• But this happening in the context of slowing down the economy – achieving more sustainable growth rates…
  • Brazil - Employment
    • Mar 2011
    • Labour laws are costly – hard to fire – even laziness or bankruptcy is not just cause.
    • Inflexible time periods for annual leave.
    • Courts rarely side with employers.
    • High payroll taxes.
    • Brazil has two big weaknesses – high job turnover and low productivity growth.
    • High redundancy rates because labour laws do not allow negotiating of terms and conditions.
    • Generous severance packages encourage employees to move frequently.
  • Brazil – Economy
    • Mar 2011
    • Grew at 7.5% in 2010. Overtook Italy as 7 th biggest economy.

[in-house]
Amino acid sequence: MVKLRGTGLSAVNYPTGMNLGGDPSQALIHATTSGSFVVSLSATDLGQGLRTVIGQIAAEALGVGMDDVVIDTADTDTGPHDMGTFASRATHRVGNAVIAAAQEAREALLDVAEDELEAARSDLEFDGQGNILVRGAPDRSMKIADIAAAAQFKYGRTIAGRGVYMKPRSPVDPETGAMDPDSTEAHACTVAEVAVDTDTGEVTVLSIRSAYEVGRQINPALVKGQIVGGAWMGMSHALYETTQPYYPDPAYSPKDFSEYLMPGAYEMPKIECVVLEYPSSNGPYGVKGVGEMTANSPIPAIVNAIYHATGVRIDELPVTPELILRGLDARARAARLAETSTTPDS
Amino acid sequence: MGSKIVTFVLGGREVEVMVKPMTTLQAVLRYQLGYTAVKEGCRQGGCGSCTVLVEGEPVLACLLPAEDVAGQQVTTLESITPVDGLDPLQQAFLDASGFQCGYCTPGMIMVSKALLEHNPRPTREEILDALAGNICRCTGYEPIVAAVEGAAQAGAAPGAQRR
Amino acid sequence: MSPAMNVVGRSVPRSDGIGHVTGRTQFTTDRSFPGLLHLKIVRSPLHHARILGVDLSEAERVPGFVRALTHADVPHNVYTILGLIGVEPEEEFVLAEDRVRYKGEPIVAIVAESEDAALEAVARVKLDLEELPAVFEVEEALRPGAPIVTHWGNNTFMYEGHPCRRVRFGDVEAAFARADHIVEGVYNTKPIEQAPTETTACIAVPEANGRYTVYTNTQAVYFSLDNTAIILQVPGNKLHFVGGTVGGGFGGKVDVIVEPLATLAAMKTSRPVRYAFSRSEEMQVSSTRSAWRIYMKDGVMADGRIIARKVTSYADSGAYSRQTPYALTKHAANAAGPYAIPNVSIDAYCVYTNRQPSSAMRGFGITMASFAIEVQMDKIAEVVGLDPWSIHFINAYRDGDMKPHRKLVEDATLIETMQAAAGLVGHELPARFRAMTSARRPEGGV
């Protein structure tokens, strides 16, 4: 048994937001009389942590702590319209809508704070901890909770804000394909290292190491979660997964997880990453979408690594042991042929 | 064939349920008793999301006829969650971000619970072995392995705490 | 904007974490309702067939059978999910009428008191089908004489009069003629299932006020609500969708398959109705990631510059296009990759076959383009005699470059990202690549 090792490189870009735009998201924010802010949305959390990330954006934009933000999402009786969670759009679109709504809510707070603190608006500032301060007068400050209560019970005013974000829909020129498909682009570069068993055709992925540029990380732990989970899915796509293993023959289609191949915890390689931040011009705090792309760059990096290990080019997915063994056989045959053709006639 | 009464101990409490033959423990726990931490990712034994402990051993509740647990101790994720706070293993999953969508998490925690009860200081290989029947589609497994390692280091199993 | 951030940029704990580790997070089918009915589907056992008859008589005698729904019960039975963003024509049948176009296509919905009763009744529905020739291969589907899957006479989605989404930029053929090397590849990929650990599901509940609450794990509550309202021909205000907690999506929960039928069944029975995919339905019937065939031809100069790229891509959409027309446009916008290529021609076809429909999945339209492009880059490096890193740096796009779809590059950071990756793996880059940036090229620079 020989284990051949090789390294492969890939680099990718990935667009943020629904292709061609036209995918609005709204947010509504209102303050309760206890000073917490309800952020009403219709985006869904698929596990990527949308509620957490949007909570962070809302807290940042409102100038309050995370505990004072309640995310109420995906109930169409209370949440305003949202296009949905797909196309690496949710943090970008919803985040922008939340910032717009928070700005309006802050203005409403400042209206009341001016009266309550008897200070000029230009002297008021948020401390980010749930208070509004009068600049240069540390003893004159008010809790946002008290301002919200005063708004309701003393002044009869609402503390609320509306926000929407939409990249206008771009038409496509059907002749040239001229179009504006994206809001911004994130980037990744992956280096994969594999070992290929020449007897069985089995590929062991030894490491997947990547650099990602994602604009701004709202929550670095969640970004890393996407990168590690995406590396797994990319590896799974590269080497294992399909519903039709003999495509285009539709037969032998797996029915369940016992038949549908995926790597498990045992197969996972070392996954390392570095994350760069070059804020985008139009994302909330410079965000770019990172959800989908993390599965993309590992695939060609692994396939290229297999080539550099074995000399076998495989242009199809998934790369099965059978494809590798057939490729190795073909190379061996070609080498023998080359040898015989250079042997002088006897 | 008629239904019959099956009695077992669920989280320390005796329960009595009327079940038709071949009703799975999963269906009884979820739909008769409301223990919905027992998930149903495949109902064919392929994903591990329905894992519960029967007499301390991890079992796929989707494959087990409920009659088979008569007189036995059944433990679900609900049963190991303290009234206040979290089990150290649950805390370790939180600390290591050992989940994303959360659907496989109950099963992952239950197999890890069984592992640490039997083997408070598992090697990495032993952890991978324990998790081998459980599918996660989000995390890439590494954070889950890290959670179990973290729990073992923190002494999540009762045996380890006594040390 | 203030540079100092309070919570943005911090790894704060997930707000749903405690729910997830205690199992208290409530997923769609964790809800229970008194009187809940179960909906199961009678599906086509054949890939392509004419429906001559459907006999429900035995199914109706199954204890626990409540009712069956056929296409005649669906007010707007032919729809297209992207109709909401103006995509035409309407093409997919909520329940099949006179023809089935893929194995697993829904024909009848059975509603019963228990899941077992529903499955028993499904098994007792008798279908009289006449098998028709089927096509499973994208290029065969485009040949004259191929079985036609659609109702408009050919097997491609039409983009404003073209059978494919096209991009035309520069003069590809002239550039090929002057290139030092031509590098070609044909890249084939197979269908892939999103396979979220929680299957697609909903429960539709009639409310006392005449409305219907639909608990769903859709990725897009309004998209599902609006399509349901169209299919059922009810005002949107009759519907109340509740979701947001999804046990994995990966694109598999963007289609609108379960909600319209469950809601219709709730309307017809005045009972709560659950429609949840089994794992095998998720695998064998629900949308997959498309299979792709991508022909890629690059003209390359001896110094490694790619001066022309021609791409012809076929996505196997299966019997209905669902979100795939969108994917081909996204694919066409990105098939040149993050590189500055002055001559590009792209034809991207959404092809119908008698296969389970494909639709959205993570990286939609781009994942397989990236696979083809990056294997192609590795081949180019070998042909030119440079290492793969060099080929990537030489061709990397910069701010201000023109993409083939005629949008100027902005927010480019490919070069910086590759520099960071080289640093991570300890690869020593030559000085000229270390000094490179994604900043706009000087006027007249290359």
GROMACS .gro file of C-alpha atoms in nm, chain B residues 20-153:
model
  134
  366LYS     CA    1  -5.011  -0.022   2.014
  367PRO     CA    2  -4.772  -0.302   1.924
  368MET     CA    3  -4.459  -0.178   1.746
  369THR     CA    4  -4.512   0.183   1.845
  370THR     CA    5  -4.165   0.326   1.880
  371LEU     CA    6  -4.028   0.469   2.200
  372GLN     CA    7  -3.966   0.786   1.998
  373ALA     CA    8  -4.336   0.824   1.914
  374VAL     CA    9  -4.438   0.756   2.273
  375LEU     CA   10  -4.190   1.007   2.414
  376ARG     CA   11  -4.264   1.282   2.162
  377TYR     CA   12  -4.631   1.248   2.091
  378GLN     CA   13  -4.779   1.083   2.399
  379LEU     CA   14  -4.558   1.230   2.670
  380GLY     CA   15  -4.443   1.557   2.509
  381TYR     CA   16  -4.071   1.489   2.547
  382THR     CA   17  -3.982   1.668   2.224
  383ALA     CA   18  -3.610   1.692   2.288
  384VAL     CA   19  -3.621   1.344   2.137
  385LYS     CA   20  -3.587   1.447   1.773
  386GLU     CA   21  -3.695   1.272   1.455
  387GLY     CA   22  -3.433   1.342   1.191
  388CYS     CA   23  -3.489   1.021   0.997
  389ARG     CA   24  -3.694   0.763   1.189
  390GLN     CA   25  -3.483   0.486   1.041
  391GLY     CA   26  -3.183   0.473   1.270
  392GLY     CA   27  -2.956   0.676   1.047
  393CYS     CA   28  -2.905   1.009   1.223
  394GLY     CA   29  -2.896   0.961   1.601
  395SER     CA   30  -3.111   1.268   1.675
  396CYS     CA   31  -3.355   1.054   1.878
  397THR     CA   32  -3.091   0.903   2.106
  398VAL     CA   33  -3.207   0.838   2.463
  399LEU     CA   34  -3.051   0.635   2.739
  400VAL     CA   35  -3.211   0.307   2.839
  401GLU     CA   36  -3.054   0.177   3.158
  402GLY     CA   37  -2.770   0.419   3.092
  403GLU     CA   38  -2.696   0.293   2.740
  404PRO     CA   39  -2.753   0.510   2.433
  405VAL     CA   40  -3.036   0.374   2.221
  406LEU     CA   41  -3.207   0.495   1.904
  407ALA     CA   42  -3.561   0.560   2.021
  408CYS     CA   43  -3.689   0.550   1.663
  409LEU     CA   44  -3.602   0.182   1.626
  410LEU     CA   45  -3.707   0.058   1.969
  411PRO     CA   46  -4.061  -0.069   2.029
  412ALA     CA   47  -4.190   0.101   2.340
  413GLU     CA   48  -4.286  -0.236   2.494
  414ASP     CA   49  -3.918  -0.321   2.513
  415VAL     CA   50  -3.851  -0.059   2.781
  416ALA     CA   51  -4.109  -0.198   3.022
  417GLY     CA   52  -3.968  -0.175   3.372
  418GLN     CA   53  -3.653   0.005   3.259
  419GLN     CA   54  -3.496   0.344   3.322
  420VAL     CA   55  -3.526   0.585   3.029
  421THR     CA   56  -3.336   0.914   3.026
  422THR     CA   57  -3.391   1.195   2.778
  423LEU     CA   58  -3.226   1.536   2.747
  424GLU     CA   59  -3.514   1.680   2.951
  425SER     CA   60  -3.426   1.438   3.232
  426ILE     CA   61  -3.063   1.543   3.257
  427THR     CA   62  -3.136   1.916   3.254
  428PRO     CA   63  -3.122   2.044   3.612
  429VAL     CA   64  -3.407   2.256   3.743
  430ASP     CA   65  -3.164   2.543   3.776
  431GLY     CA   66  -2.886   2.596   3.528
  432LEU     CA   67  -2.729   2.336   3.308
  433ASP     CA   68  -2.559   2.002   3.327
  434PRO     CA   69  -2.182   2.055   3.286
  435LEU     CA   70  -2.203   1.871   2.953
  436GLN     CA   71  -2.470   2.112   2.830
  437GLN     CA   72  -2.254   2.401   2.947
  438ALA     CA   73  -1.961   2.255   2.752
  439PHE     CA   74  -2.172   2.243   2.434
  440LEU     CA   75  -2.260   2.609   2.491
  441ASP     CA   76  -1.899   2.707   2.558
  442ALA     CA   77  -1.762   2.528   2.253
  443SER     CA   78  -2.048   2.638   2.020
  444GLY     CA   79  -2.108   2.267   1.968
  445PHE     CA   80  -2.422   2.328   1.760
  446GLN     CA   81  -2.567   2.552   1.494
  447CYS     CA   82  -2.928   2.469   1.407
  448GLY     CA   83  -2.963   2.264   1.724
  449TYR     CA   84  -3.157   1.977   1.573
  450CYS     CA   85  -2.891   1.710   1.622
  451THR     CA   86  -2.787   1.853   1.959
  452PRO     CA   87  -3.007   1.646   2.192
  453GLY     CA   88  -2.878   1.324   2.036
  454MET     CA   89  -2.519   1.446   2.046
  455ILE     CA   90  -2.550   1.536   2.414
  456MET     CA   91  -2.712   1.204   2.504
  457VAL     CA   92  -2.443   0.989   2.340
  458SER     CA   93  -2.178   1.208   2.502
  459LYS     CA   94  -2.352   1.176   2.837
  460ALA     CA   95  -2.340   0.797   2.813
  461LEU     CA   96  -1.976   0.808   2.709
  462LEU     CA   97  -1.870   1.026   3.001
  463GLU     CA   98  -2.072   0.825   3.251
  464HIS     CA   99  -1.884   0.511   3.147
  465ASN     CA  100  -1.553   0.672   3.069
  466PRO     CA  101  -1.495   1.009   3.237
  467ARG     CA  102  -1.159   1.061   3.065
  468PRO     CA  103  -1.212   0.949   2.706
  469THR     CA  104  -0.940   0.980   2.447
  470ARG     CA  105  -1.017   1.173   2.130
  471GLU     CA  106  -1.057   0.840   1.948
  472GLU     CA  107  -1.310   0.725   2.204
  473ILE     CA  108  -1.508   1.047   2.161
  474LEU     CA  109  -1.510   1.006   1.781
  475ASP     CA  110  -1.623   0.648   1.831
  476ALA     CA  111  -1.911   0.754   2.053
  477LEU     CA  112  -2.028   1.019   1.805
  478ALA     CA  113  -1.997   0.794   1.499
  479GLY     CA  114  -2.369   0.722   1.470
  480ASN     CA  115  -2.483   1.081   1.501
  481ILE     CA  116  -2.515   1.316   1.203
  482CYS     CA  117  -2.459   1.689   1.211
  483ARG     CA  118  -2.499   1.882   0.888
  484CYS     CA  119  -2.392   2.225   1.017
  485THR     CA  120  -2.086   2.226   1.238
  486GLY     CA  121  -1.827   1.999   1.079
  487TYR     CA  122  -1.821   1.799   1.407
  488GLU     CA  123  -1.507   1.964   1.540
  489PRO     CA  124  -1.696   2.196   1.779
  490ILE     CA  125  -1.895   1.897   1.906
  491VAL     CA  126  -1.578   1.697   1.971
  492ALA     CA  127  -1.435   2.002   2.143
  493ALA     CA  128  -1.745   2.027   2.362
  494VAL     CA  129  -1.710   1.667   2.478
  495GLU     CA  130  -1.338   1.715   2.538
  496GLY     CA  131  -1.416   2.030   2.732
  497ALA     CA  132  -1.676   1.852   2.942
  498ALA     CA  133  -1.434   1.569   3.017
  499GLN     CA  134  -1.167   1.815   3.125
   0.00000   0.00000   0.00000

• Government worried about overheating – budget cutting and raising interest rates. Aim to ease growth to 4.5 – 5%.
    • If take ppp into consideration Brazil is the 5 th largest economy in the world.
    • BUT using ppp is useful for comparing leaving standards – using GDP in current dollars shows an economy’s international clout.
    • Even with modest 4.5% growth – greater than France or Britain – and interest rates and commodity export prices rising – no sign of currency (real) weakening – that would give it higher GDP figures as measured in current Dollars. It might well break into the top 5 in 2011/2